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Crookston Times - Crookston, MN
  • Greer Column: Vacations then (as a child), and now (as a young adult)

  • There’s nothing more magical than to be a kid at the Happiest Place on Earth! Most of us have had the pleasure to hold the trusting hand of a parent or friend and walk down Main Street USA with a doughy smile and gooey lips – that you received from chomping on a chocolatey treat in the form of Mickey Mouse’s head – and seeing Cinderella’s Castle with a sense of wonder and awe.
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  •     There’s nothing more magical than to be a kid at the Happiest Place on Earth! Most of us have had the pleasure to hold the trusting hand of a parent or friend and walk down Main Street USA with a doughy smile and gooey lips – that you received from chomping on a chocolatey treat in the form of Mickey Mouse’s head – and seeing Cinderella’s Castle with a sense of wonder and awe.        
        That’s right, folks – I’m talking about Walt Disney World. But is it just as important to go to Disney World as an older “kid?”   
        I am currently experiencing the magic of Walt Disney World with my parents in Florida – that’s right, this almost 19-year-old kid at heart is enjoying the theme parks with as much glee and excitement as that as a 5-year-old. This trip is acting as a sort of last big “hoo-rah” before college, and the question that is begging to be asked that has been floating around my mind is this: Is there a shift in magic from going to Disney World as a child compared to going as a – dare I say it – adult?
        Do even the most adamant believers of Peter Pan and Neverland have to face the music of reality and grow up? Or is there a part of us – of everyone – that desires to remain a kid forever, even as the wrinkles form and time takes its toll on our bodies? An even more pressing question can be asked:  Is there a reason we shouldn’t all remain a “kid at heart?”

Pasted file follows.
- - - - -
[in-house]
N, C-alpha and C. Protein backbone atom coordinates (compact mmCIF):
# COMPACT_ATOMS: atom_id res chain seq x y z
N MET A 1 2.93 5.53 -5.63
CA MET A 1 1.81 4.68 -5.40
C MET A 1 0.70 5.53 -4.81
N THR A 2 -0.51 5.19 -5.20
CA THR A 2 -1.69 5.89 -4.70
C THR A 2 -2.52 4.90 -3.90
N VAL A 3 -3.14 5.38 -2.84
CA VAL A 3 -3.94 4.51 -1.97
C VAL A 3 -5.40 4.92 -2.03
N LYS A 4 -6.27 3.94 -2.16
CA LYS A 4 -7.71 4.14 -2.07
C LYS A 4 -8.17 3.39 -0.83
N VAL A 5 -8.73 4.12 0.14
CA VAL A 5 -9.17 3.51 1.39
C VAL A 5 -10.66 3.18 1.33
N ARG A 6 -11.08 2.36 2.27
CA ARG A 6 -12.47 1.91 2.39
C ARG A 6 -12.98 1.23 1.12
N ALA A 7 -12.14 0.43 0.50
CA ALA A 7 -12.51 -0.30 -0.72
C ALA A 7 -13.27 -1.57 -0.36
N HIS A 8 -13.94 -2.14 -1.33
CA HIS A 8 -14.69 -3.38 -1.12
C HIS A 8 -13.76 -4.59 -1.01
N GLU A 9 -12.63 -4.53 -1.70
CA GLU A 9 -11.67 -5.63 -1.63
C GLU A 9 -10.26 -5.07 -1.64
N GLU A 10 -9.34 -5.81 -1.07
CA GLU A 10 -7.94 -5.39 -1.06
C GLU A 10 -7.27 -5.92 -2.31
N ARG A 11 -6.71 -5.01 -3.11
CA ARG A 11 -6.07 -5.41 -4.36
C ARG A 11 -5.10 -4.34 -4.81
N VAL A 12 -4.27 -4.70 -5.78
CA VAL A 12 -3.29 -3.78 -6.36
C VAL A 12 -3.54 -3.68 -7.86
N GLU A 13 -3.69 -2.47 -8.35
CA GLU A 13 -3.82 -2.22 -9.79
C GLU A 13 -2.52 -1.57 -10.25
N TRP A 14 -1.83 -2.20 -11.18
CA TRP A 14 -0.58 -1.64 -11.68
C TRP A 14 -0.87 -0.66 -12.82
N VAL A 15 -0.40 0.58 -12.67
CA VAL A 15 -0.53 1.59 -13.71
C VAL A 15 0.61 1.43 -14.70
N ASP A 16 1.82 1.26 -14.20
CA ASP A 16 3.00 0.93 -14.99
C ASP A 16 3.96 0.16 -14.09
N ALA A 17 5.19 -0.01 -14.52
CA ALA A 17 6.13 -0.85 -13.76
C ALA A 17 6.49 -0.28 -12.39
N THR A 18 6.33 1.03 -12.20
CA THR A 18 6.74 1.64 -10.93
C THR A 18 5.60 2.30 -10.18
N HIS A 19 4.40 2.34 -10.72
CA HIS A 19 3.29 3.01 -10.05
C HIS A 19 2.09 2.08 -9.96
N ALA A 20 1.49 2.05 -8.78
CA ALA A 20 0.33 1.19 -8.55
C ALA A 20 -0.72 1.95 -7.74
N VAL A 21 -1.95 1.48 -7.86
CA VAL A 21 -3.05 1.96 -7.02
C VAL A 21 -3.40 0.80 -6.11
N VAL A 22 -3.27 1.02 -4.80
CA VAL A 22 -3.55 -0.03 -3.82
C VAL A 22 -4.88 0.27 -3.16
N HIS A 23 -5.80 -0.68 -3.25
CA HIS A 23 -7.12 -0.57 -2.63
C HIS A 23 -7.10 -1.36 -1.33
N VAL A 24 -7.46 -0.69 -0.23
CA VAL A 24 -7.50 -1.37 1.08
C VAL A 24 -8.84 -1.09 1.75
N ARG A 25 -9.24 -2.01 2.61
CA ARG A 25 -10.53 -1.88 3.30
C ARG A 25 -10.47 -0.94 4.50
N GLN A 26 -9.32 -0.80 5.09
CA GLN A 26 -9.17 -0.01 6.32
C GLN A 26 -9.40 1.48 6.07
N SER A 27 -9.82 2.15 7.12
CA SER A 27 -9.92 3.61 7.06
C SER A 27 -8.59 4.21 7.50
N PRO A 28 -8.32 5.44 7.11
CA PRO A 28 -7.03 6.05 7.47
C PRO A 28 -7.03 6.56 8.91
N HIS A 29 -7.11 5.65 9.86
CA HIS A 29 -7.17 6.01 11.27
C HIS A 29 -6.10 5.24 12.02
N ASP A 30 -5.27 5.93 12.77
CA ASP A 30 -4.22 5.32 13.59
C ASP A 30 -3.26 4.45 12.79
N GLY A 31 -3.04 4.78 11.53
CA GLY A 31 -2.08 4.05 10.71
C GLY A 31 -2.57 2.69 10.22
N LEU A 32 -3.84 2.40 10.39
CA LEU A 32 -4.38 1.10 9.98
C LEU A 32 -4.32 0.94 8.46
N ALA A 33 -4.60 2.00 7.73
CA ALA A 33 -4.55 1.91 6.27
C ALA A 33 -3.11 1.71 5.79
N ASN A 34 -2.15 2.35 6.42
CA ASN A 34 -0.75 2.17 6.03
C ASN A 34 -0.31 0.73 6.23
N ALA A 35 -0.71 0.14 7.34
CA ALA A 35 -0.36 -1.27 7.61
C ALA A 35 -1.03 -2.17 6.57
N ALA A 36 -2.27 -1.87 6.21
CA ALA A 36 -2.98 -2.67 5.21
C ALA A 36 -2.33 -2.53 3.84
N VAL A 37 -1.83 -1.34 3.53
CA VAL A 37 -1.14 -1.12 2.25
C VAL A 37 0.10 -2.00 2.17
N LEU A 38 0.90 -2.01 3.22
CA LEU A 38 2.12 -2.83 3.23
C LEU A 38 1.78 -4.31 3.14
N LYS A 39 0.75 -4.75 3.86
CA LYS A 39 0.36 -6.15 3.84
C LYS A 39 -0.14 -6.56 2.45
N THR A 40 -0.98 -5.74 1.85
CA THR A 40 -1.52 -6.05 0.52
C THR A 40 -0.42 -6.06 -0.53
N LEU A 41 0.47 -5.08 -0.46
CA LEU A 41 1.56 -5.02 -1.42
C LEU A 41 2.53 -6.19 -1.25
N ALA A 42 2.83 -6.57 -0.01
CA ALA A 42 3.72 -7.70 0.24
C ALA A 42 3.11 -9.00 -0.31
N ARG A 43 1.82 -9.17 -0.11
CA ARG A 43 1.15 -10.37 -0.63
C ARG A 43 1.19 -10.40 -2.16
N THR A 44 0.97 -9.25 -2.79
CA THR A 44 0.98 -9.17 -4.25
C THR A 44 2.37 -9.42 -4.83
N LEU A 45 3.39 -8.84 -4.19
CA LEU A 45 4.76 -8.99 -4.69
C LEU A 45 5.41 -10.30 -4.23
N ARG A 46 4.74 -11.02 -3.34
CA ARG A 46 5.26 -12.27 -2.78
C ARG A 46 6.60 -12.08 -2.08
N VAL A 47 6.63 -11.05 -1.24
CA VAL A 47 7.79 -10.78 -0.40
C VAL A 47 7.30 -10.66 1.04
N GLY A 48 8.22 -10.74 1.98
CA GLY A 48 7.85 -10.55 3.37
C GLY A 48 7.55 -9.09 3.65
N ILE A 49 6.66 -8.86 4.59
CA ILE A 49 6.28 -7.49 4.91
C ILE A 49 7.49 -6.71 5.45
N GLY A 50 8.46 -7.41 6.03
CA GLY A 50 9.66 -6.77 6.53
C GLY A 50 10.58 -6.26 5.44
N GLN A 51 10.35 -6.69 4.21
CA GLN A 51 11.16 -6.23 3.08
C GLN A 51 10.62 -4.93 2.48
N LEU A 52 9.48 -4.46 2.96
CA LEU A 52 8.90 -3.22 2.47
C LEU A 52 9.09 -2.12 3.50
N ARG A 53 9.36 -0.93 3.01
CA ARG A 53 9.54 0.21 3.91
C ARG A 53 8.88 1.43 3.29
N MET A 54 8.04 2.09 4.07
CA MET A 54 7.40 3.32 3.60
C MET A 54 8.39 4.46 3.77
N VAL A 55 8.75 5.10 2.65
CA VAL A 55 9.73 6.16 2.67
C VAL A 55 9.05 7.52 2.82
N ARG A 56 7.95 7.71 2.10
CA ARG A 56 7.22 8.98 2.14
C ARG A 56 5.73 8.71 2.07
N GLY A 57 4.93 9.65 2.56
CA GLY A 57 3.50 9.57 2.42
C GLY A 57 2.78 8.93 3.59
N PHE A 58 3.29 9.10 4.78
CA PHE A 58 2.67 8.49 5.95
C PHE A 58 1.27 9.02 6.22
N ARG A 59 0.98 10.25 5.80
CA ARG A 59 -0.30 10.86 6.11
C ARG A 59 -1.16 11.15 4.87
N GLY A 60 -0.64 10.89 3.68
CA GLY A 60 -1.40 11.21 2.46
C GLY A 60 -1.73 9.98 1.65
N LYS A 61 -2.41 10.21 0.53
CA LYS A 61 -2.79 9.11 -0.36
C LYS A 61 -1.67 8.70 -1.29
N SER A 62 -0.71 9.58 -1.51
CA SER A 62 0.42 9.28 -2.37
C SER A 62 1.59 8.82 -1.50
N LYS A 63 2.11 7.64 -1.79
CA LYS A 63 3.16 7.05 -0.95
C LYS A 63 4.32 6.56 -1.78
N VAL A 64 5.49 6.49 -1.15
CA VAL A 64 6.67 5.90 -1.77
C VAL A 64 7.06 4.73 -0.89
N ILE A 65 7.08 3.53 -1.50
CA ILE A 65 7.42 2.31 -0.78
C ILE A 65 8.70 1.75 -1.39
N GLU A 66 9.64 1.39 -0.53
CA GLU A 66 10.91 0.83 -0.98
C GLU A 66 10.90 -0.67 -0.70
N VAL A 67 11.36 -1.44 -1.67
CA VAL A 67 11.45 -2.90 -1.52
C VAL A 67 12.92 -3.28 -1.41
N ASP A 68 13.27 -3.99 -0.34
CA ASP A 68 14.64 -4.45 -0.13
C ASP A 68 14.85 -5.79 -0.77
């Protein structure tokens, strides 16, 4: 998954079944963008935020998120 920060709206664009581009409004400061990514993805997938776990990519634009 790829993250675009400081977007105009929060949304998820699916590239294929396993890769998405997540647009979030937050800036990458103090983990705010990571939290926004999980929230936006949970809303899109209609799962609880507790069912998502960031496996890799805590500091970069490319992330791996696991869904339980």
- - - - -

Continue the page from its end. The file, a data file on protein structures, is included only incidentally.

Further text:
There are some obvious differences in vacation experiences between going to Disney as a child and going as an “adult.” For one, the things you desire to do – attractions, meeting characters, etc. – have shifted dramatically. Suddenly it’s not so important to meet every single character, or go on Fantasyland rides. Sometimes, it can be physically harder to walk the parks, stand in the lines and experience Florida’s famous heat. Depending on your personality, it will either be silly or second nature to skip down the main way towards Cinderella’s Castle. And is it so important to meet your favorite character?    
        Important or not, there are lessons to be learned at any age at Disney World. For instance, Mickey, Minnie, Donald, Goofy and an array of princesses, princes and villains from all of our classic favorites perform a show describing how believing in your dreams can change even the most villainous of situations. Is there a certain age where we
    Page 2 of 2 - just simply forget, where we outgrow the magic that was instilled to many of us as a kid? And if so, how do we prevent the magic from disappearing?   
        The answer to these questions and many more can be found within a smile of a loved one, the happiness of a laugh, the kindness of a good deed. No matter your age, there is something magical about experiencing a common happiness. No act of kindness goes unnoticed, for even the smallest smile can make an impact. As Walt Disney simply put it, “All our dreams come true if we have the courage to pursue them.” So get out there, pursue your dreams, follow your heart and, perhaps most importantly, never stop believing in the magic.
       

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